India is an explosion of colour. The Golden Triangle glistens with culture, Rajasthan has pink and blue cities, and Kerala has lush green Ghat Mountains...
Things to do in Kerala
Kerala by kayak
With more and more houseboats taking over the backwaters of Kerala, you can delve deeper into the narrow canals, waterways, rivers and lakes by kayak. Stopping for traditional Kerala lunch in villages, such as Kuttanad, along the way, this is a delightful way to combine slow travel and slow food. These trips take you into the heart of rural Kerala, where duck rearers, toddy tappers and fishermen welcome peaceful paddlers, but also share their harvests with you at riverside bars, stalls and cafes along the way. Kayaking tours are led by local well trained guides who know these waters like no other, and who are tapping into tourists’ desire to discover Kerala’s biodiverse beauty through experiential travel. Combine this with a homestay in Alleppey and you have the perfect package of true community tourism.
Our Kerala Holidays
I find great pleasure in interacting with tourists and love spending time with them and helping them explore the amazing hill stations
– Zac Koshy, our supplier, Koshys Homestay
It’s stepping out of a comfort zone for some tourists but, for others it is stepping into a truly wonderful cultural one. Keralites are very welcoming and by spending some of your holiday in a homestay most of which are on small farms, you will not only meet some fab people, but eat some of the finest food on your travels. Folk music is part of Keralite tradition, so by bringing a song, recorder or harmonica on your travels, you’ll allow cultures to merge through music.
If you'd like to chat about Kerala or need help finding a holiday to suit you we're very happy to help.
Go get the Ghats
Few people associate Kerala with mountains, the Himalayas monopolising the western desire for elevated landscapes. Although they may not appeal to the serious explorers out there, the Western Ghats range is rapturous for most ramblers. And mountain bike riders. All in all, The Ghats are one of the best things to do in Kerala. Named as one of the world’s Biodiversity Hotspots, it’s a daily festival of flora and fauna here. And no snow either in winter. A good starting point is the town of Munnar, with the backdrop of Anamudi, Kerala's highest peak at 2,695m. Hike or bike through tea and coffee plantations, such as the world’s highest tea estate at Kolukumalai as well as to hillstations, which were built as summer retreats by the British colonial powers to cool down from the summer heat. Escape to tourist free hideaways on trails through high altitude grasslands and, in delightful contrast, montaine rainforest (known as sholas), such as the Silent Valley National Park with its ascent up to Meesapulimala peak. The other advantage of enjoying the elevated landscapes of Kerala is that the lowlands, with their cooling backwaters and then coastal treats, are all downhill and never too far away.
Be transported by Theyyam
The ritual of Theyyam, as an outsider, is not only an honour but also humbling to witness
A ritual form of worship undertaken by men in northern Kerala. Unlike the more well-known dance, Kathakali, this is not a performance, but a truly spiritual experience. A colourful ritual, with men besporting costume and makeup, it focuses on the worship of heroes and ancestral spirits. Although it was performed by men of the lower caste, this trance like ritual equalized everyone. It happens in festivals, or at more intimate local shrines. Best go with your tour operator in a small group.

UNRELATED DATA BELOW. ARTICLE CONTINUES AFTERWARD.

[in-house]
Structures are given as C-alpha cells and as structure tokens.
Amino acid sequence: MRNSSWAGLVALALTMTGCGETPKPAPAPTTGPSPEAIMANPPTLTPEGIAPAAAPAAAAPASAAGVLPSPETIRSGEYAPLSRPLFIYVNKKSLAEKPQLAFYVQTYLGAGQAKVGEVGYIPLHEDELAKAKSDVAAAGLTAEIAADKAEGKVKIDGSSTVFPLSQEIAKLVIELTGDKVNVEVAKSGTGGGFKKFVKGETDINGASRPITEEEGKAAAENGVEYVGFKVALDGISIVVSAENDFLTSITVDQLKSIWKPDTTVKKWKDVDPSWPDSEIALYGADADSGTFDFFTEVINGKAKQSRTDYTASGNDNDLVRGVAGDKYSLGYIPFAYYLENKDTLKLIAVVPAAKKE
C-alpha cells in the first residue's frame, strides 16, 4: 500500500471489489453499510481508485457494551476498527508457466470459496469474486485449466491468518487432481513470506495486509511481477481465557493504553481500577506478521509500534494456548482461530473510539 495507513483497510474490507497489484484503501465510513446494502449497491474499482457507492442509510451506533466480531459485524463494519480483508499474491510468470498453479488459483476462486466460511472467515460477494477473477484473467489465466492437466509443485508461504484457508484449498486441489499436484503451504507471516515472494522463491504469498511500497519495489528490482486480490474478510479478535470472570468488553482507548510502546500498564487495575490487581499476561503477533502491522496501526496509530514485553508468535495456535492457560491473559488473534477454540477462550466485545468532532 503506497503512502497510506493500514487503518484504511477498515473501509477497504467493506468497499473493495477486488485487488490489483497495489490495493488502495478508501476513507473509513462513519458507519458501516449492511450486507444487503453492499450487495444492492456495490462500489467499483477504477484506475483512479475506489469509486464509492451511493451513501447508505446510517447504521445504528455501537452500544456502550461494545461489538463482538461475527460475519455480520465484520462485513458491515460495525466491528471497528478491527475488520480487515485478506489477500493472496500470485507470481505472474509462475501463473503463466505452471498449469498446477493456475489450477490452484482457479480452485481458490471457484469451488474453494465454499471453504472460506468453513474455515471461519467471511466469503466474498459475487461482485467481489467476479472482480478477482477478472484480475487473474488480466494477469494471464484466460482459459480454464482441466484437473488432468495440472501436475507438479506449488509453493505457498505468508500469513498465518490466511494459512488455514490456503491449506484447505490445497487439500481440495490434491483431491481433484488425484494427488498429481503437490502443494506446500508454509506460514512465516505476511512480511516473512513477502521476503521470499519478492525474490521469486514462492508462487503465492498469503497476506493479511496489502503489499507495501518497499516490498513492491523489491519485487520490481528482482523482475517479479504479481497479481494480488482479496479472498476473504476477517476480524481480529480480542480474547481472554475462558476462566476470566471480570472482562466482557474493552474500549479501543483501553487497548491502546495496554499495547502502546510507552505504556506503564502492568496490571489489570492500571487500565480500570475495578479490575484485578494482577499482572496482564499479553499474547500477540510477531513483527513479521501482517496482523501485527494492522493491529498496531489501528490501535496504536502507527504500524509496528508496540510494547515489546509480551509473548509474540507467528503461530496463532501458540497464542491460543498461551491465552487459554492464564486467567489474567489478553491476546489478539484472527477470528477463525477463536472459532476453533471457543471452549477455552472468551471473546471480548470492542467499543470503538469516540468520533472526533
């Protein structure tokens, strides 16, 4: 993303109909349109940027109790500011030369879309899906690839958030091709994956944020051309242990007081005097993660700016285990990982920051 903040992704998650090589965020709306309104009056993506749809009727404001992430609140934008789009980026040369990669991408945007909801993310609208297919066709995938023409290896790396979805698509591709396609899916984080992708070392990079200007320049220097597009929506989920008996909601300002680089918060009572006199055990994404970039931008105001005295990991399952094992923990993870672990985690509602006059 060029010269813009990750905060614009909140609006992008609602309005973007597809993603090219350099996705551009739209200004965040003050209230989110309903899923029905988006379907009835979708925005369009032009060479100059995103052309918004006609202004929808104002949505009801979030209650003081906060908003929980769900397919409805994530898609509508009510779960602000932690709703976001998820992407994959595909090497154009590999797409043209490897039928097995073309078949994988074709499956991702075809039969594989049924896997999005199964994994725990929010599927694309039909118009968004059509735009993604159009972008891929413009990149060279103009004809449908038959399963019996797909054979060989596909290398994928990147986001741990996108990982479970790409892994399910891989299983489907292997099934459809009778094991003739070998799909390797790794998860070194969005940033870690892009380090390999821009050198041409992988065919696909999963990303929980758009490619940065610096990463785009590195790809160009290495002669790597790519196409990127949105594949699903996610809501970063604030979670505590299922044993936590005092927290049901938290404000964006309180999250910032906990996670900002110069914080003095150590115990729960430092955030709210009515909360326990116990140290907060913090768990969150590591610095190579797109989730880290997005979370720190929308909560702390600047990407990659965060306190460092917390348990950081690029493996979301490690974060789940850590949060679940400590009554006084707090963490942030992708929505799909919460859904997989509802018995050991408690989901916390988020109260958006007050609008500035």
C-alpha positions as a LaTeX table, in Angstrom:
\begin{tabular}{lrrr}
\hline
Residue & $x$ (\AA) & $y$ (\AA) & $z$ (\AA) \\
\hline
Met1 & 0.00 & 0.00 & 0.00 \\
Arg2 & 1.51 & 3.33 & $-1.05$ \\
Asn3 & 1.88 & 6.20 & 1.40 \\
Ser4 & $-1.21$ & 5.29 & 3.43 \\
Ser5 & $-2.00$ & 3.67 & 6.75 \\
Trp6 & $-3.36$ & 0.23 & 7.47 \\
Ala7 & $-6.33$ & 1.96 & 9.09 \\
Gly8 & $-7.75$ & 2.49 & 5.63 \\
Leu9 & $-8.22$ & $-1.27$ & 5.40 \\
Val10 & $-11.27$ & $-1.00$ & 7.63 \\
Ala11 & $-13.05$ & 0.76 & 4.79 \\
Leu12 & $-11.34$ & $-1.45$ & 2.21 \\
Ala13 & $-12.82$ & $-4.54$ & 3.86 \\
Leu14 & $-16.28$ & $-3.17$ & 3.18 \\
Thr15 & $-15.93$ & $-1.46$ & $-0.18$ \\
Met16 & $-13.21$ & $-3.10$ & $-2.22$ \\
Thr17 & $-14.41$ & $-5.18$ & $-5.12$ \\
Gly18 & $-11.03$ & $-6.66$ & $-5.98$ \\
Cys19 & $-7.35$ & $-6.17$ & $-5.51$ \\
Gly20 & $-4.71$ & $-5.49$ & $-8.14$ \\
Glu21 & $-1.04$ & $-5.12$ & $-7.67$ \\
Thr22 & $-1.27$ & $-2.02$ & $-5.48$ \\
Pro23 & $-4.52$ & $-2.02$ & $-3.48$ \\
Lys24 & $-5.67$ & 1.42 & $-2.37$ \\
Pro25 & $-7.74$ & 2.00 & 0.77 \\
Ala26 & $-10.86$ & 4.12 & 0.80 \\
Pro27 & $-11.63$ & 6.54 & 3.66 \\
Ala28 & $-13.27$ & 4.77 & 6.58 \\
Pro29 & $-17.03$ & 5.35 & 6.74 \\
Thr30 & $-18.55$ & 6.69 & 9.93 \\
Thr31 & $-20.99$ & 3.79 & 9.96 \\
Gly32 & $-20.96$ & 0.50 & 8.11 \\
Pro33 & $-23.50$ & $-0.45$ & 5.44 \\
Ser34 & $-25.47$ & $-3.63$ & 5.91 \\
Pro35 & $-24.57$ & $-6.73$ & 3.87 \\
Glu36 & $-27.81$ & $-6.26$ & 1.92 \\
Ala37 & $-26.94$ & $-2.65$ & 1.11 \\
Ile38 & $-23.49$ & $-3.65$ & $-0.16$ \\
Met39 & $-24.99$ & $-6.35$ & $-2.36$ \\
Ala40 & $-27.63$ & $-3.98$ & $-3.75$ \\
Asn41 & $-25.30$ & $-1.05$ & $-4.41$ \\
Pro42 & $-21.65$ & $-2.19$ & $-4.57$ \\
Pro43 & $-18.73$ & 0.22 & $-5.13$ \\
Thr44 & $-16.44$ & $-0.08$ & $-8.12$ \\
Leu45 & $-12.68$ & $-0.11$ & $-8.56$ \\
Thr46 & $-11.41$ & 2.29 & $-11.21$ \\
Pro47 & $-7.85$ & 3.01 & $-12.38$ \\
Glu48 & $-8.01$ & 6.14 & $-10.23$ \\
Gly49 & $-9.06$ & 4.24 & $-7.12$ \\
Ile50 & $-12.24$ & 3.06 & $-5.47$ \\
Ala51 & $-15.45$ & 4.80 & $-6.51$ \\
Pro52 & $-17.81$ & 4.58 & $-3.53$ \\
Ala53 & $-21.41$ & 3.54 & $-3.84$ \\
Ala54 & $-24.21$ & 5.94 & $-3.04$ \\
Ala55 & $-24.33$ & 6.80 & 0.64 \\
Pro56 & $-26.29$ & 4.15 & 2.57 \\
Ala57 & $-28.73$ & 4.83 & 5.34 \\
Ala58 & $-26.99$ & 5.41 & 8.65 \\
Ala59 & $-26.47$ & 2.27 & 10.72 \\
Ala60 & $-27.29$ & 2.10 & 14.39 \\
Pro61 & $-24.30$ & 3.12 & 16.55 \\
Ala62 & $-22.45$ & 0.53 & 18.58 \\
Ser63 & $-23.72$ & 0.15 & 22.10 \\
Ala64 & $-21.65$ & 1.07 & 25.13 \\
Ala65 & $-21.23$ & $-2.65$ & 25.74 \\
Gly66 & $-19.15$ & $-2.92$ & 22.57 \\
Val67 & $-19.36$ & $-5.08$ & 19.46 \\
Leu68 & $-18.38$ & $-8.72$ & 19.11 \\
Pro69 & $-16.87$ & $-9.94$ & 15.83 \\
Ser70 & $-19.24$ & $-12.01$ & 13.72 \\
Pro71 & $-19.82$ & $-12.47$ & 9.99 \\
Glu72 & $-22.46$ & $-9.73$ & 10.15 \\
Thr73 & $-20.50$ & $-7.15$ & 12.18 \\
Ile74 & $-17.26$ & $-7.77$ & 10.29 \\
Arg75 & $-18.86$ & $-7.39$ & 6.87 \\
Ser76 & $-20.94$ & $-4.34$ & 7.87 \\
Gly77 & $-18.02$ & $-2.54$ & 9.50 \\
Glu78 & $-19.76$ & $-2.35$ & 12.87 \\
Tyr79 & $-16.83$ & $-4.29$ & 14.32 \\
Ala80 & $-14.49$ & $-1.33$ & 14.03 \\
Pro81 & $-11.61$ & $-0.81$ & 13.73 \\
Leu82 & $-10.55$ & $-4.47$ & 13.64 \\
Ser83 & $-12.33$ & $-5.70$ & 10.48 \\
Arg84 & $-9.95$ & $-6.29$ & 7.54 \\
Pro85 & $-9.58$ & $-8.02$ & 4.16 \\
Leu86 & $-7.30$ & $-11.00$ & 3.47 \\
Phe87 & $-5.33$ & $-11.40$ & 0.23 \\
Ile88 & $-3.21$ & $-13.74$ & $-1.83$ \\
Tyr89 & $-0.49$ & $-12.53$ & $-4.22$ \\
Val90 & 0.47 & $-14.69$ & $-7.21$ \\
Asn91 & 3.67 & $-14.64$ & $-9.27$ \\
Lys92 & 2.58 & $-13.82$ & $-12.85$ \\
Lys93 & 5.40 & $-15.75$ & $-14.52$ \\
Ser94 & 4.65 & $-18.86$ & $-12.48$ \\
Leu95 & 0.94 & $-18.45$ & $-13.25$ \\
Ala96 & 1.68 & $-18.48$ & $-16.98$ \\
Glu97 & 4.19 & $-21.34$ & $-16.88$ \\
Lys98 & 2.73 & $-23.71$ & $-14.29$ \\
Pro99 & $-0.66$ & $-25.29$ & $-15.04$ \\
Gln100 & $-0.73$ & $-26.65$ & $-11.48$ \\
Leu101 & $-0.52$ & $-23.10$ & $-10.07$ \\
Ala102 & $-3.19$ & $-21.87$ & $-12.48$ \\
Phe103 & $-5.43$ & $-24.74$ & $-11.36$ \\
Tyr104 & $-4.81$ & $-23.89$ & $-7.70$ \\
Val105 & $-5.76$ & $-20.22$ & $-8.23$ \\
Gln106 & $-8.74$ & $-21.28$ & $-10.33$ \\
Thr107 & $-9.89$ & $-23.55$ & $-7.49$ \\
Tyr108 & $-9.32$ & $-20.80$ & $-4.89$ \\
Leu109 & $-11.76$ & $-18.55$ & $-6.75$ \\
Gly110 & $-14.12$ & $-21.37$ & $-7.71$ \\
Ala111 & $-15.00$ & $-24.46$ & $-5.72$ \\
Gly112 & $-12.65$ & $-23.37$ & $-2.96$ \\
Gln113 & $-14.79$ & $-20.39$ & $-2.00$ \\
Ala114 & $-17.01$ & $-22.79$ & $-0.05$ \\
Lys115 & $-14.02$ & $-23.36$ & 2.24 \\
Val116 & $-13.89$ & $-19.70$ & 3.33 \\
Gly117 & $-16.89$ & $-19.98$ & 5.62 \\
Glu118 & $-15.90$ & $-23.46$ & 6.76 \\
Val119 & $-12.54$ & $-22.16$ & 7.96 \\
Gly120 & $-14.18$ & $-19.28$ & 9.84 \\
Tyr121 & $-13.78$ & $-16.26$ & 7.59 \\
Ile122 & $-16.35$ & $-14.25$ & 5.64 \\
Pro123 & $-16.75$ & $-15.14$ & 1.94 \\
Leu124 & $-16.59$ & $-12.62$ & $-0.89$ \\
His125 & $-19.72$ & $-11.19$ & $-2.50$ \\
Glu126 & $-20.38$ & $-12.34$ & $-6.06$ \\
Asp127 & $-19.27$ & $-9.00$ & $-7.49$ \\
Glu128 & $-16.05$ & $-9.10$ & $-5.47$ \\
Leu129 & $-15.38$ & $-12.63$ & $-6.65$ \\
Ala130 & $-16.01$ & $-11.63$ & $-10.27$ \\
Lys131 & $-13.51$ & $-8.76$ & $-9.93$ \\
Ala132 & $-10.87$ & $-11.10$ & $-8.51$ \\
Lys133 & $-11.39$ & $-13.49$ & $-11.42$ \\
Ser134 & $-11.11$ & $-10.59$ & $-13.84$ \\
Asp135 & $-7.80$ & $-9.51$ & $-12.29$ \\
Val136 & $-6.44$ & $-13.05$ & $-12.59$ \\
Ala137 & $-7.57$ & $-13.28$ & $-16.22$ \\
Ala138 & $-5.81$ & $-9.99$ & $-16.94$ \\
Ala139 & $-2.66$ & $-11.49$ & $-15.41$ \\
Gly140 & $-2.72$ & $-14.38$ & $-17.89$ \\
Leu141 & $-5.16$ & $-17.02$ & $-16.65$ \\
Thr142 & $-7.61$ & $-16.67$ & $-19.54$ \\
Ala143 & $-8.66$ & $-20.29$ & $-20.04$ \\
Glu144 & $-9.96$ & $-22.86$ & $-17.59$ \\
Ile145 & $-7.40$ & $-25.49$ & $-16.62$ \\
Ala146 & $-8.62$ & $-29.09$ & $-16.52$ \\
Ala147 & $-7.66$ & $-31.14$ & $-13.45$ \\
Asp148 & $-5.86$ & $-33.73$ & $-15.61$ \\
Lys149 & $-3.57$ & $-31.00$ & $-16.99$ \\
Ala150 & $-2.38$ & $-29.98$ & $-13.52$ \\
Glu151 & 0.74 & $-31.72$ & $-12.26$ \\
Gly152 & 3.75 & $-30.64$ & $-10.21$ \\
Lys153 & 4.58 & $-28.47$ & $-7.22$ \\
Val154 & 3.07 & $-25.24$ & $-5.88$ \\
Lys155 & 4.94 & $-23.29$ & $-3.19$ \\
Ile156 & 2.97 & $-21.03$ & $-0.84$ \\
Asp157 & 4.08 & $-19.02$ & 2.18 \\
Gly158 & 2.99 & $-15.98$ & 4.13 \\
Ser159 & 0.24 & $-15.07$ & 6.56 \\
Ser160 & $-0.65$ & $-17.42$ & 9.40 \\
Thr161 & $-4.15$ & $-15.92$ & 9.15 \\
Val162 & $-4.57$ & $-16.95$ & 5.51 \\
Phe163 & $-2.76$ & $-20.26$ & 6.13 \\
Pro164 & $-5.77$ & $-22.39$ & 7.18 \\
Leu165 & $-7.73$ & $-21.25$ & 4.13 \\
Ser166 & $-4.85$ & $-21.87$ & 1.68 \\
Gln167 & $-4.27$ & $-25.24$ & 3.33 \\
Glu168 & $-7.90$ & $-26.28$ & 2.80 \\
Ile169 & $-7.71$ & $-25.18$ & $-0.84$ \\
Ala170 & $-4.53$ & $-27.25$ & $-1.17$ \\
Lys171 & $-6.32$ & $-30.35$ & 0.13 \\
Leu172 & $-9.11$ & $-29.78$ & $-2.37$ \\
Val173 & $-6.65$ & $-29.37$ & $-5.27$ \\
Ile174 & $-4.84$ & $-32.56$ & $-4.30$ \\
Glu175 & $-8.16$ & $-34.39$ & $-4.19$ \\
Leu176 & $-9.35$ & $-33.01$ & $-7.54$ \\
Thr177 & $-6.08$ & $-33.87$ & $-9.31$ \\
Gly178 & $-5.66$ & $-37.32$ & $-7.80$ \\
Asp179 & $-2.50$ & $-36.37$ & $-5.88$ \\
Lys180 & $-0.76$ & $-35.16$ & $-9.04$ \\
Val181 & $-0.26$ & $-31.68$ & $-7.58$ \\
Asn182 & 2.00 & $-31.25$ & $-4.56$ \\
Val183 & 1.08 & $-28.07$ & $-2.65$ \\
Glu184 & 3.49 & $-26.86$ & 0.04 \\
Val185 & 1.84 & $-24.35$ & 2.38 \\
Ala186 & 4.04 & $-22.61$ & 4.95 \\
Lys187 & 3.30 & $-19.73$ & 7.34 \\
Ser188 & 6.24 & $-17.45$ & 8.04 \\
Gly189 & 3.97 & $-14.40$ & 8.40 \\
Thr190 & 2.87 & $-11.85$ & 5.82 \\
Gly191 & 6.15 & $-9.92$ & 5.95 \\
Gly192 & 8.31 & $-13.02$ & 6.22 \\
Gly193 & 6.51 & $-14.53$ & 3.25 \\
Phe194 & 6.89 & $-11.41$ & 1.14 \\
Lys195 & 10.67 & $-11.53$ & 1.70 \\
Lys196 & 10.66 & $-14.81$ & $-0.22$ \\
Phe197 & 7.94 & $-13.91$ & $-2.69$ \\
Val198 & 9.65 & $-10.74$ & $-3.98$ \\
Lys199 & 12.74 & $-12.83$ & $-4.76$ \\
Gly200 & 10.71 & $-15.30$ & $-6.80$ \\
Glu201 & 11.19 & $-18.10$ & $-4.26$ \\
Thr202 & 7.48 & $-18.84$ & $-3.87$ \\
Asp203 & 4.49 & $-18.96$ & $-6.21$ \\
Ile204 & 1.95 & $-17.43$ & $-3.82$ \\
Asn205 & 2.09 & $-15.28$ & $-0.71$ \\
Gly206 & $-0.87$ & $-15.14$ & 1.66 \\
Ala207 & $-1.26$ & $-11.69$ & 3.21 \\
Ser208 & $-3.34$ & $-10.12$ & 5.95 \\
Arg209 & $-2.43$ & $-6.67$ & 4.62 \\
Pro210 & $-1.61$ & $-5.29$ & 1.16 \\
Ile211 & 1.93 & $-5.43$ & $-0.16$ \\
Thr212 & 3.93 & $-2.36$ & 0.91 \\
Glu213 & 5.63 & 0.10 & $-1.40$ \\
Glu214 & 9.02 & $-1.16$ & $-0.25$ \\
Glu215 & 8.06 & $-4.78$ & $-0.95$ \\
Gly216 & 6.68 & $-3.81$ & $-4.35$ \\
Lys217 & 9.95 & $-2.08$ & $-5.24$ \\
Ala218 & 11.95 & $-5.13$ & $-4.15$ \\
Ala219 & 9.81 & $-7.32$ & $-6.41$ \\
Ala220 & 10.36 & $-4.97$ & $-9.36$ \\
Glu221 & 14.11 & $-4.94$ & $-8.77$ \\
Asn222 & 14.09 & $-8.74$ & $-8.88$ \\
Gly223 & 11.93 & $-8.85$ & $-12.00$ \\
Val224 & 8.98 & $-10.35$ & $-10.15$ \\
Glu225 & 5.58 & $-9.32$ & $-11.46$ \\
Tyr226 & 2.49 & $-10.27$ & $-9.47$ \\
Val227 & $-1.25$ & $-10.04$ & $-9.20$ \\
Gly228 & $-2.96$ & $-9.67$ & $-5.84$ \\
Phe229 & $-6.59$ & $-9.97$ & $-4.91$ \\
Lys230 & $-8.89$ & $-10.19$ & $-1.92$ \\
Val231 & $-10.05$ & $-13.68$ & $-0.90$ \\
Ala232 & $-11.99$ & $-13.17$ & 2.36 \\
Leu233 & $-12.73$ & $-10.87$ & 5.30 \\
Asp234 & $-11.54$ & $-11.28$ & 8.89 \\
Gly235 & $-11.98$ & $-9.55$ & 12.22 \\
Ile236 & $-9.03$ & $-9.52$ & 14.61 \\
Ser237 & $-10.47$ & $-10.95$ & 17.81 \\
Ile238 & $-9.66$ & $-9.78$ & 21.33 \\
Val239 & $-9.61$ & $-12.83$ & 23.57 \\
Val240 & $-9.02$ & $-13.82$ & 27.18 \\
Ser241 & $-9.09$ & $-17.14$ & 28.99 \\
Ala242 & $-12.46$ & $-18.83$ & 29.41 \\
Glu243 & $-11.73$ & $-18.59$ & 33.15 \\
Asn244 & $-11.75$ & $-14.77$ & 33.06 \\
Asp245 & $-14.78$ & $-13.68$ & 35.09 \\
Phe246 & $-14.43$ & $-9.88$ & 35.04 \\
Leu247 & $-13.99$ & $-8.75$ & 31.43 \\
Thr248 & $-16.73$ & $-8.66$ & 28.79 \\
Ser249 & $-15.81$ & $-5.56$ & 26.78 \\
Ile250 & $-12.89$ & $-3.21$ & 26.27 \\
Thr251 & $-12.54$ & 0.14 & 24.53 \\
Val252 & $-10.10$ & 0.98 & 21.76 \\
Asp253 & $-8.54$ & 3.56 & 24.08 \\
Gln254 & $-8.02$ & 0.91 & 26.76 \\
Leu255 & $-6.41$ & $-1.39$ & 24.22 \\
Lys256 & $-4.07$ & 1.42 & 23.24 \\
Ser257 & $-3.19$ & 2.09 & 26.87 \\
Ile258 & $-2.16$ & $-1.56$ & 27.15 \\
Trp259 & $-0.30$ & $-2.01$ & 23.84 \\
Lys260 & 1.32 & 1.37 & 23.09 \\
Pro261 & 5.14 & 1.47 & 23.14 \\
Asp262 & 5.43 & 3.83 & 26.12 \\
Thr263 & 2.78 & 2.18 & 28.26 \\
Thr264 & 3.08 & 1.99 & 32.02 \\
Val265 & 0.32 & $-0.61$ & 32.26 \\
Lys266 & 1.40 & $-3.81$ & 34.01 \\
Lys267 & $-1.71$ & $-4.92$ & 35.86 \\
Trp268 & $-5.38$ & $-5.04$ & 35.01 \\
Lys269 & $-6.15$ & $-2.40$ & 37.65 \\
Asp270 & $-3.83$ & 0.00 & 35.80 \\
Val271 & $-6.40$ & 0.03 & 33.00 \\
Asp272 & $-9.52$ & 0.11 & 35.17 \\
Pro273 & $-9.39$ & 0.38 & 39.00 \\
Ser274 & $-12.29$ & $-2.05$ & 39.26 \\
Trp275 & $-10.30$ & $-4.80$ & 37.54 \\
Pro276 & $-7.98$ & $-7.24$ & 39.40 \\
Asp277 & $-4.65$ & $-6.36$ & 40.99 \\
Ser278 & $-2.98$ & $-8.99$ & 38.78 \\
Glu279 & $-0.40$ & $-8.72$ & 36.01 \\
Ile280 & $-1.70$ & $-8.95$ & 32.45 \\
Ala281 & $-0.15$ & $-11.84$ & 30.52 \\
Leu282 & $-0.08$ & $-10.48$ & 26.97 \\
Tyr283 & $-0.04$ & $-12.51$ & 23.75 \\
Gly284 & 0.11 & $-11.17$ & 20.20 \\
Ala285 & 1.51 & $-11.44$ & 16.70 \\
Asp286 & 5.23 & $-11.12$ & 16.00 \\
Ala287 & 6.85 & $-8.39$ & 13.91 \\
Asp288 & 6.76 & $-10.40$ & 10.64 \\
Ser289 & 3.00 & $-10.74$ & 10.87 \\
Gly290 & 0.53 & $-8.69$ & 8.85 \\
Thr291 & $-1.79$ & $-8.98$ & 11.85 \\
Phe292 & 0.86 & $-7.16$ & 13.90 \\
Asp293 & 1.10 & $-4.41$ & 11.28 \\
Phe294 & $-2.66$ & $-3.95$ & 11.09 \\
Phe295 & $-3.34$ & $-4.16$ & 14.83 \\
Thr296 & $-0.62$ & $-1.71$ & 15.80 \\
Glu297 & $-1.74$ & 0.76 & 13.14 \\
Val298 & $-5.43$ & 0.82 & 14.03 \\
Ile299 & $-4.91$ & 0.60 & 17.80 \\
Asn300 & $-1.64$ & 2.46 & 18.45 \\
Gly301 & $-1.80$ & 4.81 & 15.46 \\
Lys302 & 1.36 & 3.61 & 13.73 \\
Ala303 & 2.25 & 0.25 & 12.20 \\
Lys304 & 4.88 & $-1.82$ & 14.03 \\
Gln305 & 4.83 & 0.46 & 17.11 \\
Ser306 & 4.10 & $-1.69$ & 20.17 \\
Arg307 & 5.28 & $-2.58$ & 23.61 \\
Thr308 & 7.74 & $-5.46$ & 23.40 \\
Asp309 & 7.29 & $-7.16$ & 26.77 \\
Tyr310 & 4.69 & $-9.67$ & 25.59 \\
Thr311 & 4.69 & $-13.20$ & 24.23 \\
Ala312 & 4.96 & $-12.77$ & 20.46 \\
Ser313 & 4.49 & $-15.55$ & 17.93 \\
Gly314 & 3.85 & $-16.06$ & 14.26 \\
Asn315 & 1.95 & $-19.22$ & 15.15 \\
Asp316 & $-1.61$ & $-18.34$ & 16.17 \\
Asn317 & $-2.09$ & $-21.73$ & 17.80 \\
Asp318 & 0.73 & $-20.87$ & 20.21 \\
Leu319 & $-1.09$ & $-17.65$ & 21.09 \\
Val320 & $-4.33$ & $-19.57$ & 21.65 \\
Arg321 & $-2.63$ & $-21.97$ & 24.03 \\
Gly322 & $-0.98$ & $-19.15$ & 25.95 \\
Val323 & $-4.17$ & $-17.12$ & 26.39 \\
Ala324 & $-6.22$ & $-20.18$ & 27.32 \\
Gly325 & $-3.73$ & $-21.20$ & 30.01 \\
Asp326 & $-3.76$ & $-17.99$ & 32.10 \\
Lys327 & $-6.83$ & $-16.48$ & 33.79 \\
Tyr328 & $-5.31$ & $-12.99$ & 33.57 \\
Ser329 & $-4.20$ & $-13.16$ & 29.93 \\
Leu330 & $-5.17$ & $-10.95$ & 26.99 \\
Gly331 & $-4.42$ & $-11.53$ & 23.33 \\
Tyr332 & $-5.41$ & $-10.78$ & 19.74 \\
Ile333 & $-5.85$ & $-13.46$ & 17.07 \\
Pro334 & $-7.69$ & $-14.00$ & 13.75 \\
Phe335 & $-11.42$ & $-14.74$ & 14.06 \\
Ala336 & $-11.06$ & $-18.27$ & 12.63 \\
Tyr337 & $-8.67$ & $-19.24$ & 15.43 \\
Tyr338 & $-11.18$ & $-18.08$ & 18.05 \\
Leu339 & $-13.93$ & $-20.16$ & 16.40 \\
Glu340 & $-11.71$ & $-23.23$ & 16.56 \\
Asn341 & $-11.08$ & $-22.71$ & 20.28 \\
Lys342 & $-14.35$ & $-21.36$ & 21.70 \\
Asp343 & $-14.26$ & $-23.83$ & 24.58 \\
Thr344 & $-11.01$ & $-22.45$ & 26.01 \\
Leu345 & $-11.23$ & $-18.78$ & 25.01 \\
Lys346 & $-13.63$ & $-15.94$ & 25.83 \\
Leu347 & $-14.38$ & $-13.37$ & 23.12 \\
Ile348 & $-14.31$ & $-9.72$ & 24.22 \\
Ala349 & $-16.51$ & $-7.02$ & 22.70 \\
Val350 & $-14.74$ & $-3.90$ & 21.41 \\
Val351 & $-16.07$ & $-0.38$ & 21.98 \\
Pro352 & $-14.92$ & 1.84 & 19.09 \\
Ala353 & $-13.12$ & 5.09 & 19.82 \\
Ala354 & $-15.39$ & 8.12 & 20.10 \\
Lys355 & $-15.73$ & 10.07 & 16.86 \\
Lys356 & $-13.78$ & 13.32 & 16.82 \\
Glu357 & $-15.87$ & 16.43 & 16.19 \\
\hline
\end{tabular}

More about Kerala
Discover the best time to visit Kerala, according to its three specific seasons, which range from cool and dry, to hot and humid, with a monsoon season, too.
This Kerala travel guide explores every side of this southern Indian state, from hiking in the Ghat Mountains, and canoeing through the backwaters, to discovering Kerala’s stonkingly delicious food, tea and spices.
Kerala’s map and highlights of places to see covers a glorious gamut of temples and trekking, backwaters and beaches, spices and cycling , tigers and tea plantations.
The food in Kerala is as big a highlight as its green hills, coast and wonderful wildlife, and its mellow flavours and nutritious ingredients have seduced many a hungry traveller.
Kerala’s converted rice barges are a great way to explore the backwaters, and the houseboats that Responsible Travel recommends offer an authentic experience.
In Kerala, visiting the spice and tea plantations that cloak the hills is a highlight of any holiday, while on the coast, the port town of Kochi still bustles with the spice trade.
Hiking through tea and spice plantations, up forested slopes to peaks with views over lakes and distant plains – walking holidays in Kerala are a treat.
Ayurveda is an ancient healthcare system that originated in southern India and still thrives in Kerala today.
Some families head to Kerala to soak up the winter sun, but there are many ways to see Kerala with kids that will stay with them for the rest of their lives.
Read lots of advice on travel to Kerala, on everything from visas and packing, to culture and food, from some of our expert travel companies and fellow travellers.
Overdevelopment and its trail of destruction are now the biggest issues when it comes to responsible tourism in Kerala.